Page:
Blending 3D printing and injection molding reduces tooling costs, speeds time to market

Design bureau Worrell (Minneapolis, MN) announced a partnership with 3D printing leader Stratasys (Eden Prairie, MN) in October 2014 to offer 3D printed injection molding (3DIM) services to medical device manufacturers. Their value proposition is compelling: It typically takes just one or two days to 3D print a mold and start producing parts. Nadav Sella, Director, Manufacturing Tools, at Stratasys and Worrell's Derek Mathers, Business Development Manager, discussed the concept with PlasticsToday, in advance of a session that they will be leading at the MD&M East conference and exhibition next month in New York City.

"The medical device industry is facing budget crunches and tight time constraints to determine if a product is going to take off in the marketplace," says Sella. A rigorous regulatory process compounds the complexity, he adds. Consequently, "finding ways to save on tooling costs is a big issue, and that's where the advantages of 3DIM become apparent."

Worrell's Mathers puts it in broader philosophical terms. "We are not going to evolve as a species just by making faster prototypes. The 3D printing industry has the opportunity to revolutionize manufacturing by expanding printable material options, reducing the cost of [appropriate] materials and, most importantly, by combining the best attributes of traditional manufacturing with new digital techniques," says Mathers. And that is how this partnership intends to move the needle on cost reduction and time to market for medtech manufacturers.

WorrellWorrell is a design firm with a deep footprint in the medical industry, says Mathers. "We are not an injection molding company," he stresses, "and this holds an advantage for our medtech customers." The company's orientation helps its design engineers to "better understand how a part will work in manufacturing, since they will also be the individuals who are creating the molds," says Mathers. The molds are designed in SolidWorks and can be printed overnight on a Connex500 3D printer. "We can start shooting the parts the next day," he adds.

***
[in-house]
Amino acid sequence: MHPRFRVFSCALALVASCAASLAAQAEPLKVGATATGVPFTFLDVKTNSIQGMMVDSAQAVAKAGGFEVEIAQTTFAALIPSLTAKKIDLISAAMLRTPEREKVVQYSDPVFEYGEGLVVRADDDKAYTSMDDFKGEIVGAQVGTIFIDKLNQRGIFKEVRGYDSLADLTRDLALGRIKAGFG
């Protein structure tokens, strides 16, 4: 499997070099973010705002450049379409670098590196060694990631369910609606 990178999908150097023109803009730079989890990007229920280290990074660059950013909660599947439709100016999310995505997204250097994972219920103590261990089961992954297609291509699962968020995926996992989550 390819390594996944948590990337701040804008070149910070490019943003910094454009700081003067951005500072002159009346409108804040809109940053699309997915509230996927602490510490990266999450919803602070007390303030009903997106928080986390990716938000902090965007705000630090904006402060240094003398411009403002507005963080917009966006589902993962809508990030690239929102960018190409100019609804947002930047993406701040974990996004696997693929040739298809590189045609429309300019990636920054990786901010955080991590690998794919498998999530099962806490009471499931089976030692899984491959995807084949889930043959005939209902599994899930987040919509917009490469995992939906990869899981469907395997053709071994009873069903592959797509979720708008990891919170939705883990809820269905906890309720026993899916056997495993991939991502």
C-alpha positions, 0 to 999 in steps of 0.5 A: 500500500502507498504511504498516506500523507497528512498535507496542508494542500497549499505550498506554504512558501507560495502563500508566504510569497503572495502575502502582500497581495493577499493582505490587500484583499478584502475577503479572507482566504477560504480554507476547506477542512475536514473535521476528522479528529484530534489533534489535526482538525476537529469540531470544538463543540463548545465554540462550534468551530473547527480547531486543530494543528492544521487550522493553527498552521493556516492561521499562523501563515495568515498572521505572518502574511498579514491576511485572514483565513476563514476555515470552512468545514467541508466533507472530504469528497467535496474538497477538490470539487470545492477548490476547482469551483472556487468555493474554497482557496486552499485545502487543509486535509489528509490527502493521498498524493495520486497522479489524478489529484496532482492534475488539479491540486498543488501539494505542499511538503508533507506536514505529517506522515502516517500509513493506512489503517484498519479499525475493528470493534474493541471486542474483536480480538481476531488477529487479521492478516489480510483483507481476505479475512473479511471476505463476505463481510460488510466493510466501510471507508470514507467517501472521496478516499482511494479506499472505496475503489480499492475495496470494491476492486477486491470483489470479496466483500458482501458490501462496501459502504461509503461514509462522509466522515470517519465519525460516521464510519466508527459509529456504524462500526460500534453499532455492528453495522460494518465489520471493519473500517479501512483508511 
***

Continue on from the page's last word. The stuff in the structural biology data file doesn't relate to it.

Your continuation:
Being able to use the Connex500 to print early prototypes as well as multi-material prototypes that integrate plastics and rubber, and then using the same machine to print molds is the key reason Worrell chose this particular 3D printer, says Mathers. "And because we are 3D printing the molds from the bottom up, layer by layer, we can print in complex slides, pick outs and ejection systems with no increase in cost," he adds.

Of particular benefit to medtech manufacturers, adds Mathers, is the ability to mold the part in the final, specified material and go immediately into pre-clinical testing and usability/human factors testing to establish safety and efficacy. "This is a very expensive and critical part of the process, and 3DIM can speed it up because of the ease with which design iterations can be made."

Several conference sessions at MD&M East will be devoted to 3D printing in the medical arena. The exhibition and conference runs from June 9 to 11, 2015, in New York City. Go to the event website for additional information.

The technology does have limitations. While the quality of the molded part is geometry dependent, "we are generally molding 50 to 100 parts per mold at 0.005 inches before the mold wears out of spec," says Mathers. The surface quality won't match that of an aluminum mold; however, Worrell is able to sand the molds to remove layer lines at a 30-micron printing resolution. The company is also limited by the size of the Connex500 print bed and shot size of the Toshiba 85-ton press, Mathers adds. While a range of materials can be used—ABS, PC, TPUs, TPEs, PP, PE and more—the process is not suitable for high-melt polymers such as PEEK and Ultem.

As PlasticsToday reported earlier this year, the 3D-printing sector has tripled in value in the past four years, reaching $4.1 billion, according to the Wohlers Report, the industry bible. That spectacular growth is being driven by the use of 3D printers to create functional, end-use parts, not rapid prototyping, which is a mature technology, points out Mathers. And while it may not be evident in other areas, in this respect, at least, it does appear that the evolution of the species is moving forward.

Mathers and Sella will address the value of 3DIM for the medical technology industry at the upcoming MD&M East conference and tradeshow in New York City next month. Their session, Accelerating Medical Device Development Through the Use of 3D Printed Injection Molding, is scheduled for Thursday, June 11. MD&M East is co-located with PLASTEC East at the Jacob K. Javits Convention Center from June 9 to 11, 2015.

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